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slice60

Pitch Count rules/enforcement

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I know we're still in the early part of the season but has any school broken the Pitch Count rules during the 2019 season?

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The pitch count needs to be re-evaluated

IHSAA had an opportunity to do the right thing in the Scecina/South Vermillion situation last year.

- Scecina Ace throws over his daily allotted pitches and Scecina advances

- Indiana bylaws state that this would result in a forfeiture of that game. When the infraction is discovered, they do not make Scecina forfeit and instead force the kid to be suspended for 1 game (semi-state) instead. The blame should have fallen on the coaching staff but instead it was taken out on the kid. Not fair for anyone involved.

Pitch count also forced a kid out of the game early in which he was completely dominating and they end up losing. Can't remember which 4A matchup that was.

One other general issue I've seen is when faced with an Umpire who is inconsistent or has a "tight" zone. Unnecessarily jacking up pitch counts as well as putting strain on weekly pitching rotations.

The rule isn't completely off base, but needs some discussion.

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There's no doubt that the Pitch Count rules have changed the game. Top teams need a solid staff instead of just 1 or 2 studs on the mound. And when you're facing an ace, it makes sense to have your weaker hitters work the count just to get his Pitch Count high.

Did the IHSAA make any rules in the offseason regarding an infraction in a tournament game (to avoid another Scecina) or to mandate real-time Pitch Count tracking by the tournament host site?

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The pitch count rule does not make sense.  It adversely affect small schools, whose student enrollment is much smaller and probably doesn't have as much depth at the pitching position. 

The IHSAA has acknowledged that it cannot control travel baseball or Legion Ball, so instead it is tightening it's grip on it's member schools.  This is not how the game should be played.  Furthermore, the playoff system is a bit of a joke. First, you have sectionals fall over a holiday weekend. This takes family time away and many schools graduate at that time so you might not be able to go to your friend or family member's graduation or graduation party.  Second regionals should not be a double header.  Play Friday and Saturday, forcing coaches to be more strategic with their coaching decisions (or Wednesday/Thursday and Saturday).  If you want to see the best pitchers and best players, you need to adjust your playoff system as you change your rules.

Just one man's opinion.

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While I am not much of a fan of the Pitch Count Rule, it's clearly here to stay. Not sure if the IHSAA even has a say in this or if this is being mandated by the National Federation.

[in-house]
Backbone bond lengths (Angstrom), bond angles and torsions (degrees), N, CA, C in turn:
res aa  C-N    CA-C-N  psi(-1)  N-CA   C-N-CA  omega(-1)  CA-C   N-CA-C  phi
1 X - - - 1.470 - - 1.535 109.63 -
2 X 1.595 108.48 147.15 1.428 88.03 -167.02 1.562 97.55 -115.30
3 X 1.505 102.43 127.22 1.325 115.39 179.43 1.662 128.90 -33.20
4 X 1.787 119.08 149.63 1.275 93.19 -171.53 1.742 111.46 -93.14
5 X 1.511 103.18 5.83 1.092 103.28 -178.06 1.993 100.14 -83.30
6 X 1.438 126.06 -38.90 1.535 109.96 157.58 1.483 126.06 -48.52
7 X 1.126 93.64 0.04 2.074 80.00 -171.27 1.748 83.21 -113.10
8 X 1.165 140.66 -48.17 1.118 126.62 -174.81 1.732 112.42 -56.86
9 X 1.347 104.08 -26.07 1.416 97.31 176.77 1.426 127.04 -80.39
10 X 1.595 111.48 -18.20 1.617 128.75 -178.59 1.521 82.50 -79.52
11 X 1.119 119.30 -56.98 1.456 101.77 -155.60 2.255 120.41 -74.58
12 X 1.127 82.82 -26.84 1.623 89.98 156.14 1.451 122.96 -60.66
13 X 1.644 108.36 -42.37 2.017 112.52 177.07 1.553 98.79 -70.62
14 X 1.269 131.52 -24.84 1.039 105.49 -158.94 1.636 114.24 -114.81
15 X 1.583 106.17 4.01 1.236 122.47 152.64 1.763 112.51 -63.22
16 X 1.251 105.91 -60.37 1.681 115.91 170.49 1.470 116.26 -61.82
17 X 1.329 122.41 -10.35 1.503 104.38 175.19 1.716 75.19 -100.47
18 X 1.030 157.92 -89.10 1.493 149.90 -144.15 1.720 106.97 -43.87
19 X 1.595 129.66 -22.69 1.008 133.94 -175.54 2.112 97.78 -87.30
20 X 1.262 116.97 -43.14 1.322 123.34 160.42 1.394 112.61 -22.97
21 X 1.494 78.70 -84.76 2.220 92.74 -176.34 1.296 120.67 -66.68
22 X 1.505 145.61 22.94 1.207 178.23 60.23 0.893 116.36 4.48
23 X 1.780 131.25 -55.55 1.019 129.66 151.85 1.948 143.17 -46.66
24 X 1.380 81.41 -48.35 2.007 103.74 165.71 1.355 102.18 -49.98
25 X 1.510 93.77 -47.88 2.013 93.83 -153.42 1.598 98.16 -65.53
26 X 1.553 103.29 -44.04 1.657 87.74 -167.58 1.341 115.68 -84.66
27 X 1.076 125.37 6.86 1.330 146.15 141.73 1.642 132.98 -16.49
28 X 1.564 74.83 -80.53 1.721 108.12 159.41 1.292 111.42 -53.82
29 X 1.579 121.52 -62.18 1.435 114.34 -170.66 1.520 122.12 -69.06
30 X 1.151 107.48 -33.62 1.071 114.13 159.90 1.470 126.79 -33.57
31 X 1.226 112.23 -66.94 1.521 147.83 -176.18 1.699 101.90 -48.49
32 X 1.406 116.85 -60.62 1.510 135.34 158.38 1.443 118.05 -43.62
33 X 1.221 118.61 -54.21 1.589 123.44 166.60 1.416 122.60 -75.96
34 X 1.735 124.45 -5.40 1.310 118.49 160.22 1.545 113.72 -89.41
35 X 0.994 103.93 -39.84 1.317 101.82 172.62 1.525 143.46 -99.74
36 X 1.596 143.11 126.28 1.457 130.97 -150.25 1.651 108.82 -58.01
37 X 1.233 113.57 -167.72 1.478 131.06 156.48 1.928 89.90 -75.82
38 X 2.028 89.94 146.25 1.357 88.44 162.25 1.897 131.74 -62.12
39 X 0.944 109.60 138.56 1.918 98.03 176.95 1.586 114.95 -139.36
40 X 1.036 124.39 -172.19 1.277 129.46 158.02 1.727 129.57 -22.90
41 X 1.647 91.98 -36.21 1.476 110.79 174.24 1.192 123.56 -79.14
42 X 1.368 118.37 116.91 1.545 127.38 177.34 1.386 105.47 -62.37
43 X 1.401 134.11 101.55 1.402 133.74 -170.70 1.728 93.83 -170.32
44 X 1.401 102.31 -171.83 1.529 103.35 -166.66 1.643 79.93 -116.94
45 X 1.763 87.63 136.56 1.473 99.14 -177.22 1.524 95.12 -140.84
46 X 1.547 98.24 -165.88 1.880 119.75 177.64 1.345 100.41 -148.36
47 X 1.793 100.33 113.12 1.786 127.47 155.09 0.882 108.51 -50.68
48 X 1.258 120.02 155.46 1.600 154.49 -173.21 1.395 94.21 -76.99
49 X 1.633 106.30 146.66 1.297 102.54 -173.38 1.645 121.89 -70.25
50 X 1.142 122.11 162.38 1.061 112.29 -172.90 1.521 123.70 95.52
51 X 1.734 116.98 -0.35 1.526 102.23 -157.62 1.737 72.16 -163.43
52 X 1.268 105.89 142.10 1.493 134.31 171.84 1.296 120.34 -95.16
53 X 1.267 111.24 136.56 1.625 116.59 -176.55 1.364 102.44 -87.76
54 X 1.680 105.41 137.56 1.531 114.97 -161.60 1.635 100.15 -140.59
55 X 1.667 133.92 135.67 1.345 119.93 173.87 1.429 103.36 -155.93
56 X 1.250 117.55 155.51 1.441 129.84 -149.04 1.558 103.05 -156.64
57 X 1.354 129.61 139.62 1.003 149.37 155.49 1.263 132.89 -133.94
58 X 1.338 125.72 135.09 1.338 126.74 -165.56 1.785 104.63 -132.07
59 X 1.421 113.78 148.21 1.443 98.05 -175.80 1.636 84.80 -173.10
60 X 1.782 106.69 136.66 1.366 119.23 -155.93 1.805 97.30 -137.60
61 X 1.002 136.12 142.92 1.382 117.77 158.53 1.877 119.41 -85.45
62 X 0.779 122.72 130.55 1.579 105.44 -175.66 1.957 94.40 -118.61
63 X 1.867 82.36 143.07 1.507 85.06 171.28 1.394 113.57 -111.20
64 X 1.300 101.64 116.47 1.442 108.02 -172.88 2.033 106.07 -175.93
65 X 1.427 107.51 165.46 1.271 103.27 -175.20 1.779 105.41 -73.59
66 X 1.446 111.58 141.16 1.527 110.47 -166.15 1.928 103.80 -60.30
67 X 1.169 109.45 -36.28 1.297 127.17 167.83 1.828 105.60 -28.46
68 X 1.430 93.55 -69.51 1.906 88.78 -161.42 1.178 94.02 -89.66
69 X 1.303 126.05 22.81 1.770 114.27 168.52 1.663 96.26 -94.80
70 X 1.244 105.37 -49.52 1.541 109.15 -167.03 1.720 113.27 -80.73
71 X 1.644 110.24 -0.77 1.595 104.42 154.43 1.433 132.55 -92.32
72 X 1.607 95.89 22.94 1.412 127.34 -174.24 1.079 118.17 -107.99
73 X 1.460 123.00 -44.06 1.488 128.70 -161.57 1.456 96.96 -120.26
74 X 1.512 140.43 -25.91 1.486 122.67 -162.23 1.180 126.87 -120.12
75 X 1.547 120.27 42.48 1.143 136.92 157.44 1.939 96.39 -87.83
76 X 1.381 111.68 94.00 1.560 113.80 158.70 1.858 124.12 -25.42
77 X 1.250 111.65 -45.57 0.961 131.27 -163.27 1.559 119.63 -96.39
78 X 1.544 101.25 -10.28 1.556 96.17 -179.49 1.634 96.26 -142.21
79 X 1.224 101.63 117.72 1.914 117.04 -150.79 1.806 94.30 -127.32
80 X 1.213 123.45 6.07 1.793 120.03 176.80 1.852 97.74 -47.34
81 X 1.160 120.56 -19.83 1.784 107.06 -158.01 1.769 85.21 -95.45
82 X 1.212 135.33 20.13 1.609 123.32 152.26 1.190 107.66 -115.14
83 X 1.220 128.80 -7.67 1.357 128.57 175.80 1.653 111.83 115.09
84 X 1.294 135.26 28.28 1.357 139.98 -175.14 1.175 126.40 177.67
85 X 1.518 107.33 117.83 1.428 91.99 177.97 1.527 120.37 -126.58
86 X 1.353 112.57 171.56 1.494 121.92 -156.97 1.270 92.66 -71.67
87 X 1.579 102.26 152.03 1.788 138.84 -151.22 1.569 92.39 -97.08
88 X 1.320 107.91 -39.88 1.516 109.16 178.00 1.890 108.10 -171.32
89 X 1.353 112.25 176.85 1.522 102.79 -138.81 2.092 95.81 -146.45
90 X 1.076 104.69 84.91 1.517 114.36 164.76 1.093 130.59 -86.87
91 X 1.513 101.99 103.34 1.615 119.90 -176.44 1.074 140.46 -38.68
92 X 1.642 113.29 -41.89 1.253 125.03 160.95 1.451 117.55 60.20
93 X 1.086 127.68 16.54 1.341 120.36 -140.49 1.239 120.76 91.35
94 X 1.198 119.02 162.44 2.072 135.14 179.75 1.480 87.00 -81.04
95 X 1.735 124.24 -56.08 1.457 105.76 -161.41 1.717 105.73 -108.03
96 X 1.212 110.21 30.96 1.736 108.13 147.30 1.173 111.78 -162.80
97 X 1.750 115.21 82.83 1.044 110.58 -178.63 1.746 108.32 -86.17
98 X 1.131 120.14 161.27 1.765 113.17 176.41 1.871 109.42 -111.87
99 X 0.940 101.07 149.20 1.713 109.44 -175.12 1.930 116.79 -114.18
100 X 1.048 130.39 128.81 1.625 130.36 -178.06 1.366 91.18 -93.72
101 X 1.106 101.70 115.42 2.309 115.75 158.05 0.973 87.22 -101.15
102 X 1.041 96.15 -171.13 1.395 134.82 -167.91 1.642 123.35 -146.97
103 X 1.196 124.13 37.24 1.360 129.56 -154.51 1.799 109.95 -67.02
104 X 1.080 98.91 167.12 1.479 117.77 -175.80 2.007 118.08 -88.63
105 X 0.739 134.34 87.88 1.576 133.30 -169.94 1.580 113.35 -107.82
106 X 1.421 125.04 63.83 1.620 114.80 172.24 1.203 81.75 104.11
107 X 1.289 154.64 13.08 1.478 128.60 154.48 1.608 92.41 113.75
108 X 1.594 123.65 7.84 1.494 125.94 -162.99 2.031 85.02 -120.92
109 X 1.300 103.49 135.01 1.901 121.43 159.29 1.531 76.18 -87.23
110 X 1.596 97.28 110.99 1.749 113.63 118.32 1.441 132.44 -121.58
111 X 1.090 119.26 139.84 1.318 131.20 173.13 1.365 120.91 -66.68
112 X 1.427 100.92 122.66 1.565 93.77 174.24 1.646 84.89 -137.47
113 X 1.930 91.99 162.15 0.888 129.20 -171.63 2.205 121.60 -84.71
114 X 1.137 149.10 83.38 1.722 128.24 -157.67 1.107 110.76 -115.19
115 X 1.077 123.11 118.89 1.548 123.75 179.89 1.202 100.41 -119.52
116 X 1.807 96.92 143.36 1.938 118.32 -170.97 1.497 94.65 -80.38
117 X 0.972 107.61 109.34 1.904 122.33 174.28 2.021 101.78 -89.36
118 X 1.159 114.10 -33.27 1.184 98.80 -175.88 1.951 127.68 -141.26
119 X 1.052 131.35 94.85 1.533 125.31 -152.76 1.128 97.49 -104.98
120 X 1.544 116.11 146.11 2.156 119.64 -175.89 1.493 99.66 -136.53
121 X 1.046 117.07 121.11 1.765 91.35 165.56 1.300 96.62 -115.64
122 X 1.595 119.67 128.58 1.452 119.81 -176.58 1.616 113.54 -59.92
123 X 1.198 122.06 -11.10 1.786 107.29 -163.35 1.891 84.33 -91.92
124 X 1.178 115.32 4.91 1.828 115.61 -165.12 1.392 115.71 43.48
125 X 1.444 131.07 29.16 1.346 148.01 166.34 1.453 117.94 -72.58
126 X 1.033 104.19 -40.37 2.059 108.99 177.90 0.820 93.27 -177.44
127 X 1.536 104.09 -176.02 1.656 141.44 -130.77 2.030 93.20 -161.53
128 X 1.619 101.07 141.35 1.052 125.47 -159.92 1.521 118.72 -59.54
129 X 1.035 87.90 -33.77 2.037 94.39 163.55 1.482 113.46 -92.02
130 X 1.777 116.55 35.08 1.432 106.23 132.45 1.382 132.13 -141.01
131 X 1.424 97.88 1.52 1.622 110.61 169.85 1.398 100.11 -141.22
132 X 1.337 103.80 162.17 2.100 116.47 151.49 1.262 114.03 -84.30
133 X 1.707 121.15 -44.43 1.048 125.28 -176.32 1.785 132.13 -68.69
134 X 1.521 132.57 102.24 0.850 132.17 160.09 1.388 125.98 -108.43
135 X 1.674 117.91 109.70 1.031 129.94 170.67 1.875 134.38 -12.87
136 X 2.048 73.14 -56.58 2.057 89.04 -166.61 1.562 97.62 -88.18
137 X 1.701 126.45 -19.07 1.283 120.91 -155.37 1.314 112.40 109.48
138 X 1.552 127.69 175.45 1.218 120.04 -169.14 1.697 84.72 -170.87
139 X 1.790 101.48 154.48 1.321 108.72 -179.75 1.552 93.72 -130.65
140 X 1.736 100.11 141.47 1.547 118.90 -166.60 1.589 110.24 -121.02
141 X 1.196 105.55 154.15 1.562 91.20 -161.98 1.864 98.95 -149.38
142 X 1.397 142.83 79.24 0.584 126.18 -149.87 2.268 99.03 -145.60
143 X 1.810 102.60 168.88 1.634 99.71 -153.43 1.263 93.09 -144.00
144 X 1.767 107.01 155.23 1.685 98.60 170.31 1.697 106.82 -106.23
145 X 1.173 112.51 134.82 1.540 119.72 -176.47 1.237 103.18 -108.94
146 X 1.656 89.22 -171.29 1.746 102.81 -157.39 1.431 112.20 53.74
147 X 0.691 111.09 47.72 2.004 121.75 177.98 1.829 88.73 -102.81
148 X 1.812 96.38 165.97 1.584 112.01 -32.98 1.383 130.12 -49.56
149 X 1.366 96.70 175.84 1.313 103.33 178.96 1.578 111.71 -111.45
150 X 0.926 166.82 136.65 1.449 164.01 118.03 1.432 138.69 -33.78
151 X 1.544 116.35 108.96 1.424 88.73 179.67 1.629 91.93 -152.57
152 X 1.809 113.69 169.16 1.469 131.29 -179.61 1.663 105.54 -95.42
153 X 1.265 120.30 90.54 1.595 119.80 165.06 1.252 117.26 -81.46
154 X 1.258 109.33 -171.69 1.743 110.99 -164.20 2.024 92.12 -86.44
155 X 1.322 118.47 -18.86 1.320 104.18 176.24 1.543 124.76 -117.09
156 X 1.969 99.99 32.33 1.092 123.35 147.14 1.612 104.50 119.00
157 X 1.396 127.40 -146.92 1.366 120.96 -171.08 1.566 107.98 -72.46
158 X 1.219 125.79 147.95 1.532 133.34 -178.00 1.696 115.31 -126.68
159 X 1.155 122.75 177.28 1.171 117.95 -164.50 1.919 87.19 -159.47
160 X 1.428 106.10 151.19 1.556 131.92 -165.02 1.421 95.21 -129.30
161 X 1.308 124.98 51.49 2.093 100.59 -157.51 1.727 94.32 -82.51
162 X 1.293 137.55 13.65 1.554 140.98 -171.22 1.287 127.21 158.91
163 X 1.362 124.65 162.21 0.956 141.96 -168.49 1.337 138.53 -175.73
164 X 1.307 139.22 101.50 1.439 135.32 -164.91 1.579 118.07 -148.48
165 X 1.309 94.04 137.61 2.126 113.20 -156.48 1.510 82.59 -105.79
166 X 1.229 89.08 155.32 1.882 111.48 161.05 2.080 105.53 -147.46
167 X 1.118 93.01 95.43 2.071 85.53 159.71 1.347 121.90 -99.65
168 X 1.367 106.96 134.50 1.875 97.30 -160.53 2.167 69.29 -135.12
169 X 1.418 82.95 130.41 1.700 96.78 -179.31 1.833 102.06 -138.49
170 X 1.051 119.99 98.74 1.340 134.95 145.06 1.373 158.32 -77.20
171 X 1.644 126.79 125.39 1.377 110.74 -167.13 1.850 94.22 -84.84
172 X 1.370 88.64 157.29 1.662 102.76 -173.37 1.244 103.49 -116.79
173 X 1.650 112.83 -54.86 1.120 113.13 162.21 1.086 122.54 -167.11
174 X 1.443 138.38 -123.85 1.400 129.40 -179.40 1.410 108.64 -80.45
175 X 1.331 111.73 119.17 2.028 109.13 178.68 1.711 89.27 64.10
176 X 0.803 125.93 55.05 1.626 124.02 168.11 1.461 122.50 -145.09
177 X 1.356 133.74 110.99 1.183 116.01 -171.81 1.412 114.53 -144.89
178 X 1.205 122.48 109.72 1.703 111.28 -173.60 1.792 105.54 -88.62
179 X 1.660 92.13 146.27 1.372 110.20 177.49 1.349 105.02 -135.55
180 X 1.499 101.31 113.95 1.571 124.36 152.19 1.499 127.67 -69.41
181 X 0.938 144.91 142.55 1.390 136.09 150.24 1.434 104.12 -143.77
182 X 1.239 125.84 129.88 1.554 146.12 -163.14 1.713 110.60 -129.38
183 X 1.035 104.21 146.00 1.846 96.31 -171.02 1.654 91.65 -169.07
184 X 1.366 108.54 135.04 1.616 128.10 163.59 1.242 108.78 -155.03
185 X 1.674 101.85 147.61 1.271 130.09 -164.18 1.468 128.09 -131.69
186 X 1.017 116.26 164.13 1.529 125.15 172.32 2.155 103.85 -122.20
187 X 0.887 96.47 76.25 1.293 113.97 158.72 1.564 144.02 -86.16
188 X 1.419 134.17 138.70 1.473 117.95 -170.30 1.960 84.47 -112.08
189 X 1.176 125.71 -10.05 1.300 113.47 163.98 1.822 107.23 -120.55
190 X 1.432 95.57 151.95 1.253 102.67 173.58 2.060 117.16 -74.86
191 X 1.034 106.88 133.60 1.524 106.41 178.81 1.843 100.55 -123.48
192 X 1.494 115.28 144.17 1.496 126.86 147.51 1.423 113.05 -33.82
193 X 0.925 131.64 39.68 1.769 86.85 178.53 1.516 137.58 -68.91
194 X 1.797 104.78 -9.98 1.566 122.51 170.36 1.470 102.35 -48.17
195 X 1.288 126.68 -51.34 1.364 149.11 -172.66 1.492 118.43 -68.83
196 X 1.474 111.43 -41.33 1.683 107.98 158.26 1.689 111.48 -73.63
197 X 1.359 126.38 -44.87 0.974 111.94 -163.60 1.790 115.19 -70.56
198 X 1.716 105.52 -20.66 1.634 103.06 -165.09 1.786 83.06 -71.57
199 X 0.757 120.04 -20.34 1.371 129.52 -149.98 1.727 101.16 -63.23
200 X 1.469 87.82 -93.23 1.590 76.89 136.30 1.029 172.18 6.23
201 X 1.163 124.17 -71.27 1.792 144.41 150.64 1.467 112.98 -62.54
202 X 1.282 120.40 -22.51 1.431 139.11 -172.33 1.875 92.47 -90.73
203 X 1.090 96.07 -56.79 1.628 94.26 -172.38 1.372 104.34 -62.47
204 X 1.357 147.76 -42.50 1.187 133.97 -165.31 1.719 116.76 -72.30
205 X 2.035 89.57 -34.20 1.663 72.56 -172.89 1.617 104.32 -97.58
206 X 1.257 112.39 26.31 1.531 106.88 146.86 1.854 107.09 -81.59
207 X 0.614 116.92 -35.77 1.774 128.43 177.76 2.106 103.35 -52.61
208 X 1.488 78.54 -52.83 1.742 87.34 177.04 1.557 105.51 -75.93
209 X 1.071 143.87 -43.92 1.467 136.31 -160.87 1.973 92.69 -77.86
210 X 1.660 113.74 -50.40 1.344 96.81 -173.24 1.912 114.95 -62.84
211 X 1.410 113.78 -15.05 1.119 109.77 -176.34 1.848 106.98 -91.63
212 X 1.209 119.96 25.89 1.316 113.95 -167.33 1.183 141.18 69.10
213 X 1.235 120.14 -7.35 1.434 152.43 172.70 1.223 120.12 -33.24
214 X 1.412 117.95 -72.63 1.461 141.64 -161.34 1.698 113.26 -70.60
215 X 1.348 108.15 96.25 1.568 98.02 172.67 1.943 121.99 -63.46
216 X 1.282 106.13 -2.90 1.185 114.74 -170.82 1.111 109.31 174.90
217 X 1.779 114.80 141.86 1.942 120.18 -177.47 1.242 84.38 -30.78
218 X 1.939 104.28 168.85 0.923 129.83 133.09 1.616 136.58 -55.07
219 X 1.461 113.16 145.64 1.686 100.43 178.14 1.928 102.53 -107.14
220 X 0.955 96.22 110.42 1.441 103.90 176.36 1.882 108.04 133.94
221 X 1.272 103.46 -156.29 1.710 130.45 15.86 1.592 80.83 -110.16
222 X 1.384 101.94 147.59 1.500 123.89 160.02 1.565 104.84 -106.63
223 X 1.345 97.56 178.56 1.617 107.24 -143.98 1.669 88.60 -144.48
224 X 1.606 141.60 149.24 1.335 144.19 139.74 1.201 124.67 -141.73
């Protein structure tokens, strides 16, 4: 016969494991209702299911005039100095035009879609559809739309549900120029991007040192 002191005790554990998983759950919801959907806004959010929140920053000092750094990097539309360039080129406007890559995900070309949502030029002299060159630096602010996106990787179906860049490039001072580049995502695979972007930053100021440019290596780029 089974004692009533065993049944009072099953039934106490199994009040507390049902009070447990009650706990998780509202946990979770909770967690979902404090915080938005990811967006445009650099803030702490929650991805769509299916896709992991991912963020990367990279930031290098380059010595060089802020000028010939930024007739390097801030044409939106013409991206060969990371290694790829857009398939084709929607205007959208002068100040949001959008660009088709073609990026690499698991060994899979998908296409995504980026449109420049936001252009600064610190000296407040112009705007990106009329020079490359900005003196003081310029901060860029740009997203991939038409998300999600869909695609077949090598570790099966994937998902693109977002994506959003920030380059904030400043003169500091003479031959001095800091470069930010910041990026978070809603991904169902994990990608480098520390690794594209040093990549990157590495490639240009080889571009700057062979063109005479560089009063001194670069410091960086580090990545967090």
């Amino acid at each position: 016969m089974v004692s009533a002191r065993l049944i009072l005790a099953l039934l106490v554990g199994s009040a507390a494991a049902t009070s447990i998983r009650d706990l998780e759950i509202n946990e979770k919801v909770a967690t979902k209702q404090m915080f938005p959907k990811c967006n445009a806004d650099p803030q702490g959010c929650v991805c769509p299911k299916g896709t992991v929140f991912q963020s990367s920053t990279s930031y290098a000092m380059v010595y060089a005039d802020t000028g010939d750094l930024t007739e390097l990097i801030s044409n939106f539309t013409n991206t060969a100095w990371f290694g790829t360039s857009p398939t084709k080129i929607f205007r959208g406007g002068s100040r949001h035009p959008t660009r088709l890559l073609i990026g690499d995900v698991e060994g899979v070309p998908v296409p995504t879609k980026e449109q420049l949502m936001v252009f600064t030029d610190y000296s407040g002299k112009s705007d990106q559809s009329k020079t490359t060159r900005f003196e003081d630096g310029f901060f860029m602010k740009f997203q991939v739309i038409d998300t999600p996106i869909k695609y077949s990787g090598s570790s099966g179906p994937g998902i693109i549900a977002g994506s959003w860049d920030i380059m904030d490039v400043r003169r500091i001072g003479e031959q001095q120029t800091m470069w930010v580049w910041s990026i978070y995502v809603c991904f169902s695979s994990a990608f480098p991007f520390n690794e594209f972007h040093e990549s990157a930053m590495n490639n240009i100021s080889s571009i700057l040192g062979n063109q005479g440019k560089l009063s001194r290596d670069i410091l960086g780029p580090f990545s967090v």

As for your comment about the tournament & specifically about playing 2 Regional games in 1 day, teams used to play 2 games on a Saturday to win Sectional, 2 Regional games the following Saturday, 2 Semi-State games the following Saturday & 2 games at the State Finals back in the old single-class days. Even if you had an unhittable Ace with a bionic arm who could throw 10 innings for you each week, you needed a good #2 to fill up the rest of those innings every week. These days, you may not even need a #2 beyond the Regional. And depending on your draw & when you play, some lucky teams can get through the Sectional using their Ace almost exclusively. 

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18 hours ago, slice60 said:

While I am not much of a fan of the Pitch Count Rule, it's clearly here to stay. Not sure if the IHSAA even has a say in this or if this is being mandated by the National Federation.

The IHSAA does have a say in this.  That is why the ADs and principals have the meetings, to vote on different items.  However to your larger point, you are correct I do not think the IHSAA will go back on this.

For reference, the IHSAA does not have a say on the concussion knowledge class as that is an Indiana state law.  However because the pitch count item is a guideline from the National Federation of High Schools, the IHSAA gets an opportunity to discuss with its members and determine if it wants to adopt the policy and put it in the bylaws. 

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There may be guidelines from the NF, but if it is a mandate, then the IHSAA has no say. Maybe there is some flexibility in what the count would actually be. I cannot answer that for sure. 

Edit:

I found this, and my guess was right...THAT does not happen often. 😂 the NF mandated that States develop a pitch count, so the IHSAA committee that including the Commish and 10 coaches from around the State came up with the limit for Indiana.